Diego Valeri was gifted a piece of history Saturday afternoon.
While Andrea Pirlo complained, Valeri ran into the unoccupied space inside the New York City FC area and waited for Darren Mattocks to serve up the opportunity for him to score in a seventh consecutive game. With a calm side-footed finish, Valeri tied the MLS record for most consecutive games with a goal. His 17th goal of the season was the difference for the Portland Timbers who moved atop the Western Conference with the 1–0 win in The Bronx.
“I’m happy to help the team to get points at this part of the season, which is the most important thing,” Valeri said. “I’m happy with the position we are in the table because we want to be in the playoffs and that is our goal. I’m happy about the individual performance but more about the collective performance.”
The Timbers have only lost twice since the beginning of July and are managing to keep their form despite injuries to Fanendo Adi, Jake Gleeson and Liam Ridgewell. Mattocks replaced Adi at center forward and the two were able to pester NYCFC’s efforts to build from the back and find space to create chances on the counter. Mattocks said he’s been able to develop a strong understanding of where to find Valeri on the field.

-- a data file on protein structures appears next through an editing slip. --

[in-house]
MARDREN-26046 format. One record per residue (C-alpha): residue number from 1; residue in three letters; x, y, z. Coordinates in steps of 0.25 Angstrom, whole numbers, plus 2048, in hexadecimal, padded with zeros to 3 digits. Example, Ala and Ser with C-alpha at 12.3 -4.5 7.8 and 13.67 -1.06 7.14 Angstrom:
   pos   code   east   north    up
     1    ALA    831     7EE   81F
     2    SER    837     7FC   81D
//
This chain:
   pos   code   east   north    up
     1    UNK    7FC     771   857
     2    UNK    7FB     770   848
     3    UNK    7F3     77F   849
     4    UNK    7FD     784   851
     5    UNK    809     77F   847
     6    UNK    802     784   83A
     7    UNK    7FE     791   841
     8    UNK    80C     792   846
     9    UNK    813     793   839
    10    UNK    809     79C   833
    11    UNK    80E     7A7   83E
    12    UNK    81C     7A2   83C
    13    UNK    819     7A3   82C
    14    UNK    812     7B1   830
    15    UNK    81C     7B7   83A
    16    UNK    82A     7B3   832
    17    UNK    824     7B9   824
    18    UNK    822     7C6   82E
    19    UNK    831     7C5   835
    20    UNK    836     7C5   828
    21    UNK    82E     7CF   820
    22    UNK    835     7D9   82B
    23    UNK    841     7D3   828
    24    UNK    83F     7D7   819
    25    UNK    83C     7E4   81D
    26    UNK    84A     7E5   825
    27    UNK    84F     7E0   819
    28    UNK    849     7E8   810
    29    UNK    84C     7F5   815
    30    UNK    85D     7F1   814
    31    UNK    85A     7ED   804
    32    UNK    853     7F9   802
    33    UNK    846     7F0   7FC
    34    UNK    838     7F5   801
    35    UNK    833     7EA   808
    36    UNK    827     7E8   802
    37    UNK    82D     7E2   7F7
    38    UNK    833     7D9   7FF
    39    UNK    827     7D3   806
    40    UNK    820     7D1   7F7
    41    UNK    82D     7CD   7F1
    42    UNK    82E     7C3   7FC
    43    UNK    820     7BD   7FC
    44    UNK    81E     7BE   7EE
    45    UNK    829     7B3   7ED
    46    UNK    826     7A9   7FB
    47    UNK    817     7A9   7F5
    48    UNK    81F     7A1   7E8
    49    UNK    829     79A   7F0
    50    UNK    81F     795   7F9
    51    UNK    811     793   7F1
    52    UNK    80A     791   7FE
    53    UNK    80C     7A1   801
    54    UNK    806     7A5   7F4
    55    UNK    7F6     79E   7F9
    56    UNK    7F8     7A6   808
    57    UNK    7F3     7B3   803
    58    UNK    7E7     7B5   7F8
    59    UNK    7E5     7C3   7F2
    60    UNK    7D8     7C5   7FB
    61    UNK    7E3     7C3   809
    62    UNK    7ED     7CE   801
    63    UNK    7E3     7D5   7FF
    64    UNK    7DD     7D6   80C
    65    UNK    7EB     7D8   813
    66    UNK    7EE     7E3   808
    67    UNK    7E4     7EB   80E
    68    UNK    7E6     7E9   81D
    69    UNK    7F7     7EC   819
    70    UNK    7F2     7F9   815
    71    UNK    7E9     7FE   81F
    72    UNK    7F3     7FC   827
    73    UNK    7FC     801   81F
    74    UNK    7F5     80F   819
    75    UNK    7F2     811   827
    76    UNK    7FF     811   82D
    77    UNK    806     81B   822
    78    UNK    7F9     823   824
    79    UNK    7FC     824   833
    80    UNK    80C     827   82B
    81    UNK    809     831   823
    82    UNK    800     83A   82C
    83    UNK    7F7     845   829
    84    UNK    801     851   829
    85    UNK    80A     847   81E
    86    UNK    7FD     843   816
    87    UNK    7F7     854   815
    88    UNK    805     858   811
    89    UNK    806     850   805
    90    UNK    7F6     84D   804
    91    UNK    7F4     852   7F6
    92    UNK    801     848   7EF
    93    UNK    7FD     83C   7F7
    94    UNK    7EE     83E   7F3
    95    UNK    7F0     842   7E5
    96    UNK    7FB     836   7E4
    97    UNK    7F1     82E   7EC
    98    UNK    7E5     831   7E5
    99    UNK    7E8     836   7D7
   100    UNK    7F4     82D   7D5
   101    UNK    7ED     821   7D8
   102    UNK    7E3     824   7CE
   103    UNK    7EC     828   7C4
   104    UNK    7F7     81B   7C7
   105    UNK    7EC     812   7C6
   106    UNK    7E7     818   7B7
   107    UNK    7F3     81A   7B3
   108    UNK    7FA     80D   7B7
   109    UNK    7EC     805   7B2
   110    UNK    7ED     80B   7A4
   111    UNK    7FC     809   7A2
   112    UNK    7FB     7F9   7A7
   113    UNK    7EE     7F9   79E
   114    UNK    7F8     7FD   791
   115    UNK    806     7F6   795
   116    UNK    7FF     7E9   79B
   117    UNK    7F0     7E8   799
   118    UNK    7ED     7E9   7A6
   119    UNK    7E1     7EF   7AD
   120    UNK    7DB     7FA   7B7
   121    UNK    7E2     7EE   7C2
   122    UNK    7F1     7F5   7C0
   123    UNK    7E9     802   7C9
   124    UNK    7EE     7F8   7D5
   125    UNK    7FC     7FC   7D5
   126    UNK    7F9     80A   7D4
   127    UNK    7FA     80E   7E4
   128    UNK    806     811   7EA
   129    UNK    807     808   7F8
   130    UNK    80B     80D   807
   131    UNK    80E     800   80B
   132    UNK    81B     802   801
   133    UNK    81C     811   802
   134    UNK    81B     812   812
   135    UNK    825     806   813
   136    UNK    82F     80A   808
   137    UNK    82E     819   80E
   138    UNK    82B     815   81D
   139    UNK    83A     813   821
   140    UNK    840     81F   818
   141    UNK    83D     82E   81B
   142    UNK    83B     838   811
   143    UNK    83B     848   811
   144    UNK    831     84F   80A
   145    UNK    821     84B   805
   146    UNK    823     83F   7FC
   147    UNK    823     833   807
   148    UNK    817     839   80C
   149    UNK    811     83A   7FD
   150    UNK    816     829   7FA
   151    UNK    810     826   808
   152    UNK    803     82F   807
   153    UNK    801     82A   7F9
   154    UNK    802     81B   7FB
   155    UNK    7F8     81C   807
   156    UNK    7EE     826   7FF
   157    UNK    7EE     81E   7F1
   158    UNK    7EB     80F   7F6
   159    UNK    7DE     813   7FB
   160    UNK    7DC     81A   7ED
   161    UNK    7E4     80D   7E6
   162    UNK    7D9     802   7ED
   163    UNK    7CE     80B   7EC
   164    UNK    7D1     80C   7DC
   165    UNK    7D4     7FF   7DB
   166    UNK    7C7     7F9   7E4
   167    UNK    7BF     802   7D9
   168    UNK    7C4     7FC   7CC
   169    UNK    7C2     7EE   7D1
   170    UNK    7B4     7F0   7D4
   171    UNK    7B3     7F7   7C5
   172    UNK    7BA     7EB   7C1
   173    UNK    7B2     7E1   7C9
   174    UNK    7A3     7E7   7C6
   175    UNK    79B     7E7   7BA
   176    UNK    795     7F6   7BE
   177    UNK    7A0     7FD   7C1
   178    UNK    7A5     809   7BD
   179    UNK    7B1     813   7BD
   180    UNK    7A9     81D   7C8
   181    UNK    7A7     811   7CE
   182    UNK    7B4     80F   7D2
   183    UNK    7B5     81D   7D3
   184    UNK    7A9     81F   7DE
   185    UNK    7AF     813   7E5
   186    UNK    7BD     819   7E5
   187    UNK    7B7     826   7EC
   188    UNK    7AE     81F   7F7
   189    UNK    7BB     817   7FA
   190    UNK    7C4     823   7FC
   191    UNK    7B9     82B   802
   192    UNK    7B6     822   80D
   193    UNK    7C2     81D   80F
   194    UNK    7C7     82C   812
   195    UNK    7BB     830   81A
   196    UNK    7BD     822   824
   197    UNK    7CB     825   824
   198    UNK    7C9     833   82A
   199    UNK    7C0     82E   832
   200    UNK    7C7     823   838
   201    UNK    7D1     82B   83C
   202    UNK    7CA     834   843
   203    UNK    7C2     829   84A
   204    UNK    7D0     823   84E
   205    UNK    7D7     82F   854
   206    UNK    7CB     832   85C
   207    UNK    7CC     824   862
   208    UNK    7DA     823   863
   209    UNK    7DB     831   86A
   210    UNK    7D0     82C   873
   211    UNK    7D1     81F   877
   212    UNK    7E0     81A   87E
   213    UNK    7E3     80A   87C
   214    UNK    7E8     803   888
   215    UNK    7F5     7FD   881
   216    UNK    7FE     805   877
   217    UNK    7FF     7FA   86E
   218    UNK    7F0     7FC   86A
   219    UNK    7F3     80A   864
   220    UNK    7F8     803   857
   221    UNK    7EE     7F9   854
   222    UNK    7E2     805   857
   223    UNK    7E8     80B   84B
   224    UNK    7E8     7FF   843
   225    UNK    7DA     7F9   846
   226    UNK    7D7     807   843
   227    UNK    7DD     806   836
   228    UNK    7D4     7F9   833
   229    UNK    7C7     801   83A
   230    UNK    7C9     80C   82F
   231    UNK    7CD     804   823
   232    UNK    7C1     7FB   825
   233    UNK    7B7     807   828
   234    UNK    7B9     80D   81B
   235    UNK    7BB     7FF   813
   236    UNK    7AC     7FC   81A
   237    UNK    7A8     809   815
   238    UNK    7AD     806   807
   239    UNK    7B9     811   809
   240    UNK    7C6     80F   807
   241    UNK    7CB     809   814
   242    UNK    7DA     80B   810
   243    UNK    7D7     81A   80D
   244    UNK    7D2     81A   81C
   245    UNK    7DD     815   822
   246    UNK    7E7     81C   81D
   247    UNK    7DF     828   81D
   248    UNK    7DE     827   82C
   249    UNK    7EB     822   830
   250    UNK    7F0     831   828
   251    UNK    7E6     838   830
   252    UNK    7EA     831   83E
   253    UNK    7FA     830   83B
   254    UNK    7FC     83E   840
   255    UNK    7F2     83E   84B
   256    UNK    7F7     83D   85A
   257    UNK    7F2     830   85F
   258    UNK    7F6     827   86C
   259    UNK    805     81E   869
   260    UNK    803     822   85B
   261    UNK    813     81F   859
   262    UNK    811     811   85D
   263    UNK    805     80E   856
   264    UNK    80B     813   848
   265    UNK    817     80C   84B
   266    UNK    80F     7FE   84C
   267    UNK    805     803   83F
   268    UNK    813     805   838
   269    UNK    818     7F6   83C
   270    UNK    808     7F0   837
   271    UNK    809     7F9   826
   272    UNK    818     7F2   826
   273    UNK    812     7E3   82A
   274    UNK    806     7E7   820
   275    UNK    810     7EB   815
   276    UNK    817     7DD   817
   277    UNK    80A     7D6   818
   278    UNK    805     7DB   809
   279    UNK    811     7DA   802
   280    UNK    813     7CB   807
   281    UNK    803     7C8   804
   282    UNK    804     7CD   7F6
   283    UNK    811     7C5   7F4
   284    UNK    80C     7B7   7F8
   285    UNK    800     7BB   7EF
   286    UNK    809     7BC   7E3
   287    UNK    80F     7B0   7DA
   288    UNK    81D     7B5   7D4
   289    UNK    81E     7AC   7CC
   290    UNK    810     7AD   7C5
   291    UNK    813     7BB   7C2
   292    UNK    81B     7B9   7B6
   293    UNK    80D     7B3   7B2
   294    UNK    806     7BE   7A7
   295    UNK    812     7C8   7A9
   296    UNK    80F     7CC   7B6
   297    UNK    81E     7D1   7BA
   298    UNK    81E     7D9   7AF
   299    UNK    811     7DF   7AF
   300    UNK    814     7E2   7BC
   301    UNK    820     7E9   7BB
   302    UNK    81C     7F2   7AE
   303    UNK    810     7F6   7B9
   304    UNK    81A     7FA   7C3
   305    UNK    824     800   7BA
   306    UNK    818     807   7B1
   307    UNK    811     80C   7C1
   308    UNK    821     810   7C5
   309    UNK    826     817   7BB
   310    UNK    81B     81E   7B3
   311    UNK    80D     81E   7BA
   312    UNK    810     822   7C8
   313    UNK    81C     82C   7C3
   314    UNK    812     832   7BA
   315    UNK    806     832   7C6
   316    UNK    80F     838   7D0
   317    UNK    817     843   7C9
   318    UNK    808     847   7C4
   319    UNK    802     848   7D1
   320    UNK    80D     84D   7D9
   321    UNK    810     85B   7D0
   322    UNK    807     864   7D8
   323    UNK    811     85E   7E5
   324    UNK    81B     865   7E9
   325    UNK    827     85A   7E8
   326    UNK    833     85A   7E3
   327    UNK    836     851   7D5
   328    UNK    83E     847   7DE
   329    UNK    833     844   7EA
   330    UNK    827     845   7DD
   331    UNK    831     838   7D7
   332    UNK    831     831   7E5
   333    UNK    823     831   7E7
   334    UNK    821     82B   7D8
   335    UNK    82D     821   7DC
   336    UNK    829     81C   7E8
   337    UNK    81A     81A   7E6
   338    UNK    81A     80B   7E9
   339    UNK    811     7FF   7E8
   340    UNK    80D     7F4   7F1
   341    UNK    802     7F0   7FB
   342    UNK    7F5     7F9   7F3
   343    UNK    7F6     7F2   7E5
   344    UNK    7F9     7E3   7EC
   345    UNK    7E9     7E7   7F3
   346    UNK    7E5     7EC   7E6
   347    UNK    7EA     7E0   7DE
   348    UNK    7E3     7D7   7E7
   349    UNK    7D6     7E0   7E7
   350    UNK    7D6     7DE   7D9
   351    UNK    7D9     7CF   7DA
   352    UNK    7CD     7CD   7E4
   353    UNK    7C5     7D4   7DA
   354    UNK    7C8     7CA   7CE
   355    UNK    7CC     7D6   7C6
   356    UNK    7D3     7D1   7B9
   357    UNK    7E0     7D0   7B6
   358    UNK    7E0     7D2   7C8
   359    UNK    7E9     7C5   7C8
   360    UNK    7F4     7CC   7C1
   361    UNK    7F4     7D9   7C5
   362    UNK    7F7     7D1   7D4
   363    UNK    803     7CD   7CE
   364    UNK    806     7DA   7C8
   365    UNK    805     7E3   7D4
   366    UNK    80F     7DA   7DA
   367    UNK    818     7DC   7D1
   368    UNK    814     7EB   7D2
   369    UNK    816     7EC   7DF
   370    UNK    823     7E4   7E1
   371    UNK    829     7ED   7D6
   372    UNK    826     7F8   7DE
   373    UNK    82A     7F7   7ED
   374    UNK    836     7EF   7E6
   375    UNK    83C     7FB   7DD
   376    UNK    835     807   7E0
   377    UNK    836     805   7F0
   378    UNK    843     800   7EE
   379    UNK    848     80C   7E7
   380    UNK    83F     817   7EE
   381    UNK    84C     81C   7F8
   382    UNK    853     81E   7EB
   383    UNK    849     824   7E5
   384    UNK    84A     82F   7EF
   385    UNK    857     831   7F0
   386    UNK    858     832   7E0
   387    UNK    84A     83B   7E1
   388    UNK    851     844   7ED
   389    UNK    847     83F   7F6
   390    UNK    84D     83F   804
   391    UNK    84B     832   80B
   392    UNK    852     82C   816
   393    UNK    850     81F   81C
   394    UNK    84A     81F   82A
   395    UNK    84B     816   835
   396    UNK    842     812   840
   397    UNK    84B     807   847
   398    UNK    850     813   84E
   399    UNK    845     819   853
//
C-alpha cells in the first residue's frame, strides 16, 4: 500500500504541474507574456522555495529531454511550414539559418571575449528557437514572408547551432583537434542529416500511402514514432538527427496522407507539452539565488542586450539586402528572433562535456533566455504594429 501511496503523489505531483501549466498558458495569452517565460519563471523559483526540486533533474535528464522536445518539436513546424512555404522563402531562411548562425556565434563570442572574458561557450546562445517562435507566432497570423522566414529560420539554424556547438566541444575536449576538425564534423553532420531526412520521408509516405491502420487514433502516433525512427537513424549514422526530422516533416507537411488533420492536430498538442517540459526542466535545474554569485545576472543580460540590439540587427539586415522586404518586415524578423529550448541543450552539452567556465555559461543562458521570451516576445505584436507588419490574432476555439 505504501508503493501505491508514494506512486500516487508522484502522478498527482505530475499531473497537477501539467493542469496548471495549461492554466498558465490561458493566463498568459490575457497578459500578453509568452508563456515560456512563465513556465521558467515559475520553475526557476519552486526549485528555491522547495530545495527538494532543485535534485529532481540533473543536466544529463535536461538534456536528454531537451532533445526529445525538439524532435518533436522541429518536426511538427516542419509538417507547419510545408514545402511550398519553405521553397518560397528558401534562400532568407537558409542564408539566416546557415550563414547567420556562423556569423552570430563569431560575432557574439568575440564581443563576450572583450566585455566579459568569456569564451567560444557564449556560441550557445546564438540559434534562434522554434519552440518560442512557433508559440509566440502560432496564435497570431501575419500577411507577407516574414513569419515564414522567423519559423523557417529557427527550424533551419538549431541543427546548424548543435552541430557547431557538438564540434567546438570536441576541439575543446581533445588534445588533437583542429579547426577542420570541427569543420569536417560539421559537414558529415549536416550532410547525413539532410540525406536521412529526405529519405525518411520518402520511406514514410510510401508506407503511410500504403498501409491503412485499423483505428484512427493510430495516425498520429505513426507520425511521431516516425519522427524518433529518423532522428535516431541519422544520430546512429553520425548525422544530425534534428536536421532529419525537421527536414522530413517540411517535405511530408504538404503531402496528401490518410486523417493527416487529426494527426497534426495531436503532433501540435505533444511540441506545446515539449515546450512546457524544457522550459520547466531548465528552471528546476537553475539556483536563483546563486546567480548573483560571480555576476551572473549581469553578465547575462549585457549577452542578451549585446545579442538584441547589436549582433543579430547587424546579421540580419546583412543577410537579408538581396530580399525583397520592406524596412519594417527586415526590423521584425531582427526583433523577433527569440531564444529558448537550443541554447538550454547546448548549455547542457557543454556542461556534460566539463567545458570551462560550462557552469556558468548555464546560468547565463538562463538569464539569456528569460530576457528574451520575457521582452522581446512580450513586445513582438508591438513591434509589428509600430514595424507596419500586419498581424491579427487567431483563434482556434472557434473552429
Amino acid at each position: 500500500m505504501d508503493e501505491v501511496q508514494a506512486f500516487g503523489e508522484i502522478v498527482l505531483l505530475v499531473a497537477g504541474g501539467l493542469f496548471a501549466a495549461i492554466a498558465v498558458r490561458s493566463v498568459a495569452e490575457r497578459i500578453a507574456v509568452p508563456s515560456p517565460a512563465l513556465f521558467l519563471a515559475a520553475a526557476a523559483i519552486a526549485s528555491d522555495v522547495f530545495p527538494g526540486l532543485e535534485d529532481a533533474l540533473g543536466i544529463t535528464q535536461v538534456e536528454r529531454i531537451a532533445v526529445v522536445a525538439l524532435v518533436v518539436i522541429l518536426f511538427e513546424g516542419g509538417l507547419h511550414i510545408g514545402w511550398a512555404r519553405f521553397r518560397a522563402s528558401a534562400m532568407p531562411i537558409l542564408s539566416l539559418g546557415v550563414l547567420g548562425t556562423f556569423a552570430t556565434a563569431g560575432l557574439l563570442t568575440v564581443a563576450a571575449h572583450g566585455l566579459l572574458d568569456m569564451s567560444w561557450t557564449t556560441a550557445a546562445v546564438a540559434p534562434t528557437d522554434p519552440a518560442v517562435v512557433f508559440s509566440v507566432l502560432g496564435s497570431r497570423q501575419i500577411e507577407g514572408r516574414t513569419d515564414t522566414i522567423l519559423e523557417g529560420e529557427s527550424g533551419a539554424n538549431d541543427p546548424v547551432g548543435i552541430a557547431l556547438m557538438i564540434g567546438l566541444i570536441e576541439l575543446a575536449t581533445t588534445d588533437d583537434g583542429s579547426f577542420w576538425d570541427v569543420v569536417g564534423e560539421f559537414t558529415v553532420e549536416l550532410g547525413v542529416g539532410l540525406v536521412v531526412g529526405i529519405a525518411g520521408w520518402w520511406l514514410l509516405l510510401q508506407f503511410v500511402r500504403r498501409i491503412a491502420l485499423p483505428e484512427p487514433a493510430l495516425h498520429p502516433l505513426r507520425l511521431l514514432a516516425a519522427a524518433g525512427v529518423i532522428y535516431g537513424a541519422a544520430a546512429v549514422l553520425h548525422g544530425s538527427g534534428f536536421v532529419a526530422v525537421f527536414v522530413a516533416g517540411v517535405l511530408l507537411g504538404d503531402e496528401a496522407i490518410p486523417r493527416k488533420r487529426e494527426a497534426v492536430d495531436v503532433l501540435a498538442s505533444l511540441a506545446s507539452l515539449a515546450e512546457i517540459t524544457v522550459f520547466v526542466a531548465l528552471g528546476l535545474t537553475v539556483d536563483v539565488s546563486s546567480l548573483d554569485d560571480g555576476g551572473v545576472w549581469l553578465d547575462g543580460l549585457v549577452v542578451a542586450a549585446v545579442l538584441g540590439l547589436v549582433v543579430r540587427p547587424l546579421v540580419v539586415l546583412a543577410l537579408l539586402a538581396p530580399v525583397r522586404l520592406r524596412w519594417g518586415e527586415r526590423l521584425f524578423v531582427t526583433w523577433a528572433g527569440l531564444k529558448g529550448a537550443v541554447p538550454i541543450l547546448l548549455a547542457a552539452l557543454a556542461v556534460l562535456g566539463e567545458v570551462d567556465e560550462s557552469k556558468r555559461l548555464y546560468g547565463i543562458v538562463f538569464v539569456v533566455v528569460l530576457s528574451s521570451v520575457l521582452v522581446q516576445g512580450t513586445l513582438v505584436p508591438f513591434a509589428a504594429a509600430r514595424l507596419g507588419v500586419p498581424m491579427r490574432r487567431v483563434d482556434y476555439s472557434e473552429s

“He's always in the right spot in the right time,” Mattocks said. “For someone like who runs the channels and gets in behind, playing with someone like him means he’s in the right place for me to pick him out and get points for the team.”
Valeri’s scoring run could not come at a better time for the Timbers who have only one loss in their last eight games. Head coach Caleb Porter attributed the form to the team’s balance and versatility, especially in midfield. Porter said the Timbers felt comfortable playing at Yankee Stadium since the pitch at Providence Park is narrow and it allowed them to close down on NYCFC in midfield and find space on the counter. At the heart of that is Valeri.
“Look at how he’s working, and the ground he covered today on both of sides of the ball,” Porter said, “Obviously, if you’re going to press, you need the ten to start that pressure. The nine and the ten are the first line of defense. He’s buzzing around and our team is playing aggressive and we’re able to get on the front foot and get in their half and control games like we’ve been doing in this run of form that we’re having then he comes to life. When he’s in the final third, I don’t know if there’s a better guy in the league.”